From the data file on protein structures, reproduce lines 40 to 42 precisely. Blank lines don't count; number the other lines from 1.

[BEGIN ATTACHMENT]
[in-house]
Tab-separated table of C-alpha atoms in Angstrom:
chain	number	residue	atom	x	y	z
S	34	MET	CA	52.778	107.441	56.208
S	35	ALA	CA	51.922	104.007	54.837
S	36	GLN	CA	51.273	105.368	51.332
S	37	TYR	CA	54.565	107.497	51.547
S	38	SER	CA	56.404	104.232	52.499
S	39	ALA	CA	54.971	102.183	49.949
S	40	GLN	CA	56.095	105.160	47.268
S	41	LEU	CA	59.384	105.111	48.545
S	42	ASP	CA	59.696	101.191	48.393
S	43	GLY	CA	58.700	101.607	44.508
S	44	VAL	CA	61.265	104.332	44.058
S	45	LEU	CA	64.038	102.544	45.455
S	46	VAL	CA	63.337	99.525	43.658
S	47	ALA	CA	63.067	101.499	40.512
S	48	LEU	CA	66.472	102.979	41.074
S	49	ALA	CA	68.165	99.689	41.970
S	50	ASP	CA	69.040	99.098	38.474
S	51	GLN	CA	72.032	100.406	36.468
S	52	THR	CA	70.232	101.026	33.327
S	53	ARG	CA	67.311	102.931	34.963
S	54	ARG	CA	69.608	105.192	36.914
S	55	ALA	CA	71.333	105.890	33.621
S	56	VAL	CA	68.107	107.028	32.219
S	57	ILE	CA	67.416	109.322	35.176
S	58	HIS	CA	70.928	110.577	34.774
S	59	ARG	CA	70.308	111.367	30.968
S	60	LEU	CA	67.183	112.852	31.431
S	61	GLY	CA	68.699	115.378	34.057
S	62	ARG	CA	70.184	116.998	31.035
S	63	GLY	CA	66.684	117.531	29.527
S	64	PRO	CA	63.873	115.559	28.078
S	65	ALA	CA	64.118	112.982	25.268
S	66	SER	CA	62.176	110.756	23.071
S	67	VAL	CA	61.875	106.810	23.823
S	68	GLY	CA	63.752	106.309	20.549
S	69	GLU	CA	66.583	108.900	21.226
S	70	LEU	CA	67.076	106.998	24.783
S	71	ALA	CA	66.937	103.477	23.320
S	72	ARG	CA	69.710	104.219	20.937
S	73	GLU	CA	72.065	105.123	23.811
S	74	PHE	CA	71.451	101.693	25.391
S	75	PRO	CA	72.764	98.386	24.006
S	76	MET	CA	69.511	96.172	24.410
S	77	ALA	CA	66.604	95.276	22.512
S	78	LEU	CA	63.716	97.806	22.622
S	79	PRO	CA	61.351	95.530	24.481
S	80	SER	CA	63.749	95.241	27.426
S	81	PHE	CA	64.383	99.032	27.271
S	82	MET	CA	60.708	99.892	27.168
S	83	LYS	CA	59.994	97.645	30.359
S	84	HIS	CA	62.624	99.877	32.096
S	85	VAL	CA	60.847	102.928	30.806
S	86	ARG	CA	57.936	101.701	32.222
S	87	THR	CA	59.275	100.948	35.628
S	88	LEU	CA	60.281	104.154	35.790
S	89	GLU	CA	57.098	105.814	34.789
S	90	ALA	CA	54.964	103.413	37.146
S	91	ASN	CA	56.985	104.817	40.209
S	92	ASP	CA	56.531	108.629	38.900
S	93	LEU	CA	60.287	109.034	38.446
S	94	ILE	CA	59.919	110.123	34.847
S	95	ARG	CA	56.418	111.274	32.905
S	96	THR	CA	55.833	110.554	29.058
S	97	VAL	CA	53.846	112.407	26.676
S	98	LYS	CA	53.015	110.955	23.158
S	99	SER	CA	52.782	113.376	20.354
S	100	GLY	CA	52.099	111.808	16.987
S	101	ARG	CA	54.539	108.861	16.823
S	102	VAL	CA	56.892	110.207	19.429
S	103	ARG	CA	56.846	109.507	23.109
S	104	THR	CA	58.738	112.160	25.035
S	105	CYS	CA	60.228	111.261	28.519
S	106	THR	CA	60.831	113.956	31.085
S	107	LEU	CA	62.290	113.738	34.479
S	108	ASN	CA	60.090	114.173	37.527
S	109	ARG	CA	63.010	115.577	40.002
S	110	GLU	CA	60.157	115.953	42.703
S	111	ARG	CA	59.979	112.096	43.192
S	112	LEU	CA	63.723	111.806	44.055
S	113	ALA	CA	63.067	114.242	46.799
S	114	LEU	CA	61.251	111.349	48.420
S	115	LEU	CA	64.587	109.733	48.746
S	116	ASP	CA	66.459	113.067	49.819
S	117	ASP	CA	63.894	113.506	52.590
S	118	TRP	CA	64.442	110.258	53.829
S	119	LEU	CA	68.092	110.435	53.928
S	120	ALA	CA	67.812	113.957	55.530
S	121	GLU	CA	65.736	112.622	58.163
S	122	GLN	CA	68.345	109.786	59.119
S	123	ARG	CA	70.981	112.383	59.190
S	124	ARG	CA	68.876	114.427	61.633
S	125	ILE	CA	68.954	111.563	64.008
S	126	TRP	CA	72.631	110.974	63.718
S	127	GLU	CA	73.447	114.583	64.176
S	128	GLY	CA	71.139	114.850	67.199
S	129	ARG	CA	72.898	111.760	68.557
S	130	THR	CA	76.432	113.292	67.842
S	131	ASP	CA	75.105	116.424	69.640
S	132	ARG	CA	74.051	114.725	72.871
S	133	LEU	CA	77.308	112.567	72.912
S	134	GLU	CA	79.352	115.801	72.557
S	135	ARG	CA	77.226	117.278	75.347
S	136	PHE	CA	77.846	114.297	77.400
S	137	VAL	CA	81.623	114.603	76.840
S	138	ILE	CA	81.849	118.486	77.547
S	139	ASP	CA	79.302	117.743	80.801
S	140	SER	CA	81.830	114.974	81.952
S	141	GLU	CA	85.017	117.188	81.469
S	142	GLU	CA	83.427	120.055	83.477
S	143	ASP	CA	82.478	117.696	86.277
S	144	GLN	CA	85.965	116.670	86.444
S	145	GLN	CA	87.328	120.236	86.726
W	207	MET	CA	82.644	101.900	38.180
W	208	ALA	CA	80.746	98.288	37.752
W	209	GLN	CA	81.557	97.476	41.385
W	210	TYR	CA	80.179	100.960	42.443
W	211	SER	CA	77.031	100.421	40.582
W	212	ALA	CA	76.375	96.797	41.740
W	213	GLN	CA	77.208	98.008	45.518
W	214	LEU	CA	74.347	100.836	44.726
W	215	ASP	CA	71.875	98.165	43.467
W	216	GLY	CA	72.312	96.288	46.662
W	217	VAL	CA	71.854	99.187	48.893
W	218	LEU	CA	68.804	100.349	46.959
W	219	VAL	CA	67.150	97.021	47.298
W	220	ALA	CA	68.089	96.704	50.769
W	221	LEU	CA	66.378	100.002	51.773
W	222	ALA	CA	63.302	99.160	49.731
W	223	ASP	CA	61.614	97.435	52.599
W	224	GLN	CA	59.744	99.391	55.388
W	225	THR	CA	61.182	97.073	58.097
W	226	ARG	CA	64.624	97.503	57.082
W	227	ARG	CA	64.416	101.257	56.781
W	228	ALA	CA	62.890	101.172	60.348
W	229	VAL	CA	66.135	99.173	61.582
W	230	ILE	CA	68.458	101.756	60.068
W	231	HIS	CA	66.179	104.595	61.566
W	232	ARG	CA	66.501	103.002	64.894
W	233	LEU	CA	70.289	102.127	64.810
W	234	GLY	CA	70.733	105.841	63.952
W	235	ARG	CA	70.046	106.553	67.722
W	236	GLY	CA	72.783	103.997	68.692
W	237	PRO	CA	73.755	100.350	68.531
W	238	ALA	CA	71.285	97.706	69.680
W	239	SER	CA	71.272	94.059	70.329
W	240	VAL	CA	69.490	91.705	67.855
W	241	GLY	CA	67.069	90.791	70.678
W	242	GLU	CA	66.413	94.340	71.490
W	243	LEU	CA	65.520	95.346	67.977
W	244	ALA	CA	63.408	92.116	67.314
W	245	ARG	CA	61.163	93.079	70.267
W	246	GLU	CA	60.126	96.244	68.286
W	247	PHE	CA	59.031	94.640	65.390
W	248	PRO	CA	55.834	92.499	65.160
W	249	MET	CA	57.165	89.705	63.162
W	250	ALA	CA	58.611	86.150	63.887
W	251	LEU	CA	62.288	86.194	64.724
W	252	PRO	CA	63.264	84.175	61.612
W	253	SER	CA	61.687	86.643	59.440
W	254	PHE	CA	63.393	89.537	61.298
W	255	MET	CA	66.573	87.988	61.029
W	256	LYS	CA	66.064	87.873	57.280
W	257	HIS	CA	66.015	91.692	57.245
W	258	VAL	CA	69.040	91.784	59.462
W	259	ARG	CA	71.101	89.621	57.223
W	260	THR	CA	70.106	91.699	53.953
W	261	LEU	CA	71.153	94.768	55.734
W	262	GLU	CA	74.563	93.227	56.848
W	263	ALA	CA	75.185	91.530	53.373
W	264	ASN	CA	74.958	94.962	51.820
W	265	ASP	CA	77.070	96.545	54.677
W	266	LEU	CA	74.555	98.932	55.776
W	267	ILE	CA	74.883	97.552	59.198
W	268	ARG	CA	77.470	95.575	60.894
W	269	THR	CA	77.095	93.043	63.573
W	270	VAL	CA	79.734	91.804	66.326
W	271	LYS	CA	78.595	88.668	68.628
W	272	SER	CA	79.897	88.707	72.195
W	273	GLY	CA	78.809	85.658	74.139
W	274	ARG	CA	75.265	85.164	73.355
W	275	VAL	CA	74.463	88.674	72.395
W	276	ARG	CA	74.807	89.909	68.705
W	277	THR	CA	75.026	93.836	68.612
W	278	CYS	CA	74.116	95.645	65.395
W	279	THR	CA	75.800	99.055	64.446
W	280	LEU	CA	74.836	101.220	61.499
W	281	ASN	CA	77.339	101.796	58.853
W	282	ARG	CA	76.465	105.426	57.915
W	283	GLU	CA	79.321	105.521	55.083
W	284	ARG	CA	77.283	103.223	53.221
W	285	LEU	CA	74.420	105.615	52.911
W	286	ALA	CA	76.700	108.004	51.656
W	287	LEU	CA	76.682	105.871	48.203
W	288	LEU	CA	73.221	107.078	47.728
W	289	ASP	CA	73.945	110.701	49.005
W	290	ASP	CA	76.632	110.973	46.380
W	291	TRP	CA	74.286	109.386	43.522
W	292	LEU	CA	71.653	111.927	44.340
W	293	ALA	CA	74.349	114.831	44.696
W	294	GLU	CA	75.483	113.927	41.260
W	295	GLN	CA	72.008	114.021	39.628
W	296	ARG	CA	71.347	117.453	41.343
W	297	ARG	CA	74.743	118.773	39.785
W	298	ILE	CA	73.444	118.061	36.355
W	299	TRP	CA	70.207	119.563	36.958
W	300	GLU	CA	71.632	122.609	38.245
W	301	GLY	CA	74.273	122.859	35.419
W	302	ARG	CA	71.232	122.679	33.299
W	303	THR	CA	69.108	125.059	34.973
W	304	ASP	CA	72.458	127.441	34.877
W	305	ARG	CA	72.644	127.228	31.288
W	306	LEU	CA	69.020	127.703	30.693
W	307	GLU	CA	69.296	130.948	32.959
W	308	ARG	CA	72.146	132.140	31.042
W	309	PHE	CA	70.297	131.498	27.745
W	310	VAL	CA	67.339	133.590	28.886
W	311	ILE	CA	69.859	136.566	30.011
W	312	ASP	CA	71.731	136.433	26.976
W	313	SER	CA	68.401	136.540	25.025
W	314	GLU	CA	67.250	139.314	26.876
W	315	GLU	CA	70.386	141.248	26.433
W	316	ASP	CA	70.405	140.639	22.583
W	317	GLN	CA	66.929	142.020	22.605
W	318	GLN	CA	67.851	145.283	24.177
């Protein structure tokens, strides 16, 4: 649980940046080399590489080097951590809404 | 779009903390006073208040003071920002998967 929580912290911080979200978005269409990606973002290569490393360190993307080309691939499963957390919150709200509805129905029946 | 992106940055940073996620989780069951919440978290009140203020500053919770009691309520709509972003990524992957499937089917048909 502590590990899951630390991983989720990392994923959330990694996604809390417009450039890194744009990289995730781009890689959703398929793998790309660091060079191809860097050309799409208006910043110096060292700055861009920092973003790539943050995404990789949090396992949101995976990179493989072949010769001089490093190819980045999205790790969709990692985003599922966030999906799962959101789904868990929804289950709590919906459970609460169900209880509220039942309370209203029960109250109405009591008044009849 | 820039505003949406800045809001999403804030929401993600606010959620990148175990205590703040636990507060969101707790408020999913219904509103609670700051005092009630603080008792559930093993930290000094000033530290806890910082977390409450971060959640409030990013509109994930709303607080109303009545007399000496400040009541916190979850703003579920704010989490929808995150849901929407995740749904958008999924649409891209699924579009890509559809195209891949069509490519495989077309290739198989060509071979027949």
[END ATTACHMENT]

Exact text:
S	70	LEU	CA	67.076	106.998	24.783
S	71	ALA	CA	66.937	103.477	23.320
S	72	ARG	CA	69.710	104.219	20.937